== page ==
Tuesday , February 28 2017
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Nick Rowe

Internal migration flows in Canada

Discussions about demographics are typically focused on trends in fertility/morbidity and immigration/emigration, and these are what matter at the national level. But at the local level, trends on internal migration are also important. Statistics Canada has been publishing data on inter-provincial migration for years, but there's only so much you can get out of them. Migration trends within large provinces such as Ontario and Quebec may be more important for local service providers than...

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Economists making spectacularly bad forecasts, 1961 edition.

Back in the 1960s, the Ontario government's Department of Economics dutifully cranked out annual population forecasts. What is remarkable about these forecasts is how far wrong they were. The economists completely failed to predict the demographic changes that were about to hit Ontario. Here are the 1961 projections side by side with the actual 1976 population numbers for Ontario, downloaded from Statistics Canada's CANSIM table 051-0001. (An image taken from the Ontario...

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A forgotten cost of the gold standard.

While waiting for the kettle to boil in the Economics department lounge, I searched for something - anything - to read. Then I spotted the 1961 Ontario Economic Survey on the departmental bookshelf. Opening the old volume at random, I hit gold: A problem peculiar to gold mining is that the price of gold has remained unchanged since 1933-34 when it was set at U.S. $35.00 per ounce. However, in the past 27 years, the costs of production have risen considerably, while no compensation...

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Supply Contraints and Ontario Housing Prices

A key feature of housing markets in Canada over the last decade is the sustained increase in prices particularly in larger urban centers such as Vancouver and Toronto. Data from Canada Mortgage and Housing (CMHC) on average MLS housing prices for Ontario as a whole shows that between 1990 and 2015 the increase was from $171,979 to $465,441 – a rise of 171 percent. In Toronto, the average MLS housing price was $254,890 in 1990 and $622,046 in 2015 and is expected to range from $$694,000 to...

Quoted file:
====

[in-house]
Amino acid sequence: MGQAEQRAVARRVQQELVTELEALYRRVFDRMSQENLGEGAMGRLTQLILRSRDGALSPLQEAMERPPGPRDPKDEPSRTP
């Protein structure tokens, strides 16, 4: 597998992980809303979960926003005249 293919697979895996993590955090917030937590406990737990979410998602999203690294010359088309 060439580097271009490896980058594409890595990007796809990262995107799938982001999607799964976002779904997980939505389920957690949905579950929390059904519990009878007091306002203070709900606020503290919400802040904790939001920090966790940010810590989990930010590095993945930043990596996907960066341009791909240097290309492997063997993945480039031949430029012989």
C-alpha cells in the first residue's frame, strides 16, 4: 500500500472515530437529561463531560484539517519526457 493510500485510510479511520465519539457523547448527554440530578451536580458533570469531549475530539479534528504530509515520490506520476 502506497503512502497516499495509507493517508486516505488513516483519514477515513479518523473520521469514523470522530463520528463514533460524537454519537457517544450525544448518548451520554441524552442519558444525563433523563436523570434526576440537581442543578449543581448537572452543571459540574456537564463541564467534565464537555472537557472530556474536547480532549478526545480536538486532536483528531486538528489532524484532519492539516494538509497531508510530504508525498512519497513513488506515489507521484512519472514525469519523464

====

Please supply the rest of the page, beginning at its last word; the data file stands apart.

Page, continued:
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Apple Prices and Core Inflation

An economy produces two goods: apples and haircuts. The production function for apples shifts up or down every year at random, depending on the weather. The production function for haircuts never shifts. The weather causes relative prices to change. When there is good weather, and the apple harvest is large, the price of haircuts in terms of apples rises (the price of apples in terms of haircuts falls). When there is bad weather, and the apple harvest is small, the price of haircuts in terms...

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Path-dependence of measuring real GDP?

I normally try to avoid index number theory. Don't trust me on this. It is well understood that real GDP is a very imperfect measure of welfare. We teach that in first year macro. That is not what this post is about. What I'm worried about is whether real GDP is an imperfect measure of itself. Does it have internal validity? If better technology enabled producers of new goods to ramp up production more quickly to meet initial demand, would that cause the measured growth rate to fall?...

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Variety and Growth

A closed economy produces only apples, using fixed amounts of labour and land. Suppose there is an exogenous increase in the number of varieties of apples produced. With a constant returns to scale technology, GDP stays the same. But if people have a taste for variety, or a variety of different tastes, people are better off. It's not that the new apples are better than the old apples; but some like them better and some like them worse, and some like some of each. The new apples sell at...

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The Mary Tyler Moore Effect

In 1970, every Justice on the Supreme Court of Canada was male. Prime Minister Pierre Elliott Trudeau had an all-male cabinet. Canada had never had a female premier - or even a female television newsreader. Little girls across the country were starting to feel the faint stirrings of ambition, often encouraged by mothers who wanted their daughters to live life to the fullest. But they had no idea - how does one be a "career woman"? What does a professional woman even look...

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How to write an email that will get you what you want

Most of my day-to-day social and professional interactions take place over email. It's my primary form of direct, one-on-one contact with students, colleagues, and co-authors. Consequently, my impressions of people are shaped by their emails. Are their emails polite or demanding? Clear or confusing? For good or ill, I judge people by the emails they send. Based on my own personal experience, I am not alone. Others have judged me by the emails I have sent. I...

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Hume’s Sailing Ships correcting Samuelson’s Icebergs

Paul Samuelson said (PITA gated) that David Hume's price-specie flow mechanism (ungated) was wrong. And I am saying, nervously biting my fingernails, that Samuelson was wrong. Assume that durable sailing ships are costly to build, but have low (or zero for simplicity) operating costs. Assume apples are the only tradeable good, and one ship can transport one apple per year across the English Channel between Britain and France (the only countries in the world). Let P be the price of apples...

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